By Elliot H. Clark
Imagine flying across the country to sit in a room full of strangers and justify every business decision you have ever made. It sounds as much fun as root canal -or more accurately, far less fun than root canal -because in a root canal, only the dentist gets to be judgmental. Imagine that after you have gone through this uncomfortable discussion, you have to await feedback that will either buoy or adversely impact your self-esteem.
I just described the part of the hiring process that will always be unpleasant and can never be fixed: interviewing. So my question to the HR community is why do we make the rest of the process unpleasant as well?
You can’t sugar coat the fact that interviewing is difficult and can cause anxiety. However, so much of the interviewing process is unnecessarily unpleasant. In Turning Insights Into Action, we share the benefits of getting feedback from the candidates about their experience. I get a lot of feedback from the provider community and HR practitioners as well in my job. If I had a dollar for everyone who talked about how good their candidate experience is -but never actually experienced it -I would be so rich, I wouldn’t have to interview ever again.
Let’s start off by discussing the application process. I love when companies talk about how pleasant their application process is. Take the web form. It is often not mobile friendly and asks for every bit of information it can get, up to the weight of the candidate’s own liver or other ridiculous facts that companies don’t need to ask during the initial screening. The harder you make it, the less likely it is that candidates will finish. At one technology conference, I told the audience that the “enemy” in the application process was not competing employers, but the bus stop or train station. In major metro areas where most people work, if the process is not done when they arrive at their stop, they drop out and may never return.
Once someone applies, it is amazing how large companies think that chatbots “personalize” the experience. They don’t. When I talk to chatbots at a bank or an airline, it is at best a hit or miss in terms of helpfulness. But it is clearly not “personable.” Automated responses to resumes are a good addition to the process, but the duration it takes hiring managers (who are most often the worst part of the process) to give feedback to HR is usually unacceptable. Once that happens, the candidate needs to get some communication. Lack of prompt feedback from an interview is most candidates’ top complaint, and I have had companies tell me that “we get back to everyone within the first month.” Really, I wonder why that would feel frustrating.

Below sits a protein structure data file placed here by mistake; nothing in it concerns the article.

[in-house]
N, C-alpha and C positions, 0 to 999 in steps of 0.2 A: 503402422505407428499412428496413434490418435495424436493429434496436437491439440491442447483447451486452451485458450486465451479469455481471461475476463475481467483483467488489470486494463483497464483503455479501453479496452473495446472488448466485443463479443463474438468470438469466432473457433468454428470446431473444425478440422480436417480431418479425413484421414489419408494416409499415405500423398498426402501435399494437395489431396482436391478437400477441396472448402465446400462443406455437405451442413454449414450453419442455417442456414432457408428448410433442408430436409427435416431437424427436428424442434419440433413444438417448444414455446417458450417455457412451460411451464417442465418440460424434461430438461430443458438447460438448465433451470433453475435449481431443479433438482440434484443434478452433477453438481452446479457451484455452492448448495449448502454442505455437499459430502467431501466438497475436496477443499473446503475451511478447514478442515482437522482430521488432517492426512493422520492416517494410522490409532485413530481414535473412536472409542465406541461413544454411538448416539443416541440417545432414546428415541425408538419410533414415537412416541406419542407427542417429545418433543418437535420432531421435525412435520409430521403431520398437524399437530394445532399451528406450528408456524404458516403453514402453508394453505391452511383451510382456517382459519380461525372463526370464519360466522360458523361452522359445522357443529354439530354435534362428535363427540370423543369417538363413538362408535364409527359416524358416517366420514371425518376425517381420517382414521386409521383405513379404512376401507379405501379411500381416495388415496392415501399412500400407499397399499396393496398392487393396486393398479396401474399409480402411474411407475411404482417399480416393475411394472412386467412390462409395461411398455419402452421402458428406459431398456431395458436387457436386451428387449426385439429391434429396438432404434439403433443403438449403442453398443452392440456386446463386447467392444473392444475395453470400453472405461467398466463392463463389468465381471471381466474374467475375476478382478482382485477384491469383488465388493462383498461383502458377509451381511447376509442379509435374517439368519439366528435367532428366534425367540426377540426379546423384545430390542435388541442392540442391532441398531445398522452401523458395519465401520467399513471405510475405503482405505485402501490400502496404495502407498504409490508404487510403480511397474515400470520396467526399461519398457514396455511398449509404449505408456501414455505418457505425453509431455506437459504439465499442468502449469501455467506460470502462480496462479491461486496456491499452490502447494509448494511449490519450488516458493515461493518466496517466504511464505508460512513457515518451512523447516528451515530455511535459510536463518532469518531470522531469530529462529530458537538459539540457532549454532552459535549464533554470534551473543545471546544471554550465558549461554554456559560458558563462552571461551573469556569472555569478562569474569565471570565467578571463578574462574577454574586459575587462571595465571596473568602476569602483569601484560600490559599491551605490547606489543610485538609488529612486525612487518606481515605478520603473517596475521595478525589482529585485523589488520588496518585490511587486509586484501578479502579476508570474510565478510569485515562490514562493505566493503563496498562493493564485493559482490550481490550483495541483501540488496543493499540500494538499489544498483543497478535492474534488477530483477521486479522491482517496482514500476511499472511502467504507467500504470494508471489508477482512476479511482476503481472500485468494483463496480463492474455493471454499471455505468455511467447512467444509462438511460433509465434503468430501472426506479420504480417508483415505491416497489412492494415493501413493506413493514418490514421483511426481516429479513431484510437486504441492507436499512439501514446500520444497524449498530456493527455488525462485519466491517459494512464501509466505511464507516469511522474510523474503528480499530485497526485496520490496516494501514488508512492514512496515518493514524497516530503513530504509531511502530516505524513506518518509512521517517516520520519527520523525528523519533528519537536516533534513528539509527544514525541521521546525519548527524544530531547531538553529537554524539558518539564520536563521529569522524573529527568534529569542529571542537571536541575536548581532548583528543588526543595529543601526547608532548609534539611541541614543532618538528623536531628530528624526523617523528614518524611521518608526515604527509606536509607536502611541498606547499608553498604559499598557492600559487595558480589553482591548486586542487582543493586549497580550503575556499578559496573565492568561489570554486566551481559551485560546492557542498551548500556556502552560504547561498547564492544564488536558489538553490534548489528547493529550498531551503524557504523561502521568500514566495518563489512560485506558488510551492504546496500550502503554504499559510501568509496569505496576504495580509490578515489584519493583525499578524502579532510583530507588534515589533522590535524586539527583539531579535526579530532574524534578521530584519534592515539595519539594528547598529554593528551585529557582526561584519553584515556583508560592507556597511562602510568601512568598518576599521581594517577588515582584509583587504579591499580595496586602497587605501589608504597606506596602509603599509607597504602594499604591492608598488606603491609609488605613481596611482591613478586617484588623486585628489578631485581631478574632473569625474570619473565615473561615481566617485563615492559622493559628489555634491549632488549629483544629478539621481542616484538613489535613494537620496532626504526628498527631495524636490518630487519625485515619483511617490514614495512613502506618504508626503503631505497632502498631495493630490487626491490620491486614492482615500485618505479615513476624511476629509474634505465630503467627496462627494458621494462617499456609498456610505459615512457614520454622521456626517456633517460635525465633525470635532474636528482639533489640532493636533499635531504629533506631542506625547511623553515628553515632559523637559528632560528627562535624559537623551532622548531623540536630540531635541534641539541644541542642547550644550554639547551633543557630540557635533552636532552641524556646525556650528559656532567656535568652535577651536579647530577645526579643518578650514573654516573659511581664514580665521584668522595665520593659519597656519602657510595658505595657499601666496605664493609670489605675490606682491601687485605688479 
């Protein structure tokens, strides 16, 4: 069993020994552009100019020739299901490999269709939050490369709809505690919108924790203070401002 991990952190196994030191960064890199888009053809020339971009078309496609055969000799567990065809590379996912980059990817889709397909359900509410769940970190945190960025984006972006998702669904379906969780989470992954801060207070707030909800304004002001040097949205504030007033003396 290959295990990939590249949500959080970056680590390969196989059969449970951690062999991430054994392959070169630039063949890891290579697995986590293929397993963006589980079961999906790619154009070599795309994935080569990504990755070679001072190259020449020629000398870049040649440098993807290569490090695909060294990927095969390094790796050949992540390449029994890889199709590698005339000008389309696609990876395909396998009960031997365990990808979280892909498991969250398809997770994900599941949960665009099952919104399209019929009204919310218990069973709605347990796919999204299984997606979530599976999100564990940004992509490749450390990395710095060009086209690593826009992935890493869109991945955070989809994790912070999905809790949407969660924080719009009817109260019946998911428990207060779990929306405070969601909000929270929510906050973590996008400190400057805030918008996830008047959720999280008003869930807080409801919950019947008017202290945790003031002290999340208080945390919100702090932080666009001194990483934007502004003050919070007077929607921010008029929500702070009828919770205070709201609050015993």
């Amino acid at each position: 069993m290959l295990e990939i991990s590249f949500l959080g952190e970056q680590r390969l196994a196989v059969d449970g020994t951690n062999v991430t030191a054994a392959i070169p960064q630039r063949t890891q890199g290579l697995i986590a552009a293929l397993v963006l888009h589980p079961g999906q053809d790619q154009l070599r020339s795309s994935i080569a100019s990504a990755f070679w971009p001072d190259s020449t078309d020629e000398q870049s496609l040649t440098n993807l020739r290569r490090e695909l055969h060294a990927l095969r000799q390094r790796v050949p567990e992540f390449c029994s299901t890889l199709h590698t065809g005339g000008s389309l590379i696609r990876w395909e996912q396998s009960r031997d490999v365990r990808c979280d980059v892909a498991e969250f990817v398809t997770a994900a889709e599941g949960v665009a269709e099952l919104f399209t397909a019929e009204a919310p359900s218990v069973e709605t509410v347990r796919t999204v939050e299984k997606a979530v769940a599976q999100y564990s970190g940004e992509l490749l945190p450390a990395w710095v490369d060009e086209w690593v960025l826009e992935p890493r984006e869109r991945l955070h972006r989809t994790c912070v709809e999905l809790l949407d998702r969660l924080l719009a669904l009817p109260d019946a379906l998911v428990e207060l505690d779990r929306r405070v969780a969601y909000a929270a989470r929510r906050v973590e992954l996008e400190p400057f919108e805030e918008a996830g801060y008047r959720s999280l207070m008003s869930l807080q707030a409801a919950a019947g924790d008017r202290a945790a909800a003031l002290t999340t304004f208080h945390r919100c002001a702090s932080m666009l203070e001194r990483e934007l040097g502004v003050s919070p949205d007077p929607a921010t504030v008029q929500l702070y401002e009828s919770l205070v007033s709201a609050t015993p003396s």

In defense of HR, sometimes they are waiting weeks for feedback from the TA team. But, let’s say we do everything well enough that a candidate accepts a job. Then, according to a recent CareerBuilder study, 58 percent of candidates will not have any communication with the direct manager between their last interview and their first day of work.
The candidate experience will never be perfect, but if you or a member of your HR team are not “secret shopping” your process, you are missing the opportunity to understand it from the candidate’s perspective. HR needs to get the executive team to ensure hiring managers partner with TA for success. And HR needs to look at technology. The current technology is more about being an electronic filing cabinet (ATS) than building relationships, and the relationship building tools are really geared more toward pre-application. Someone needs to reconsider this entire process and infrastructure with a “clean sheet of paper” approach if HR really wants the candidate experience to be a truly positive experience.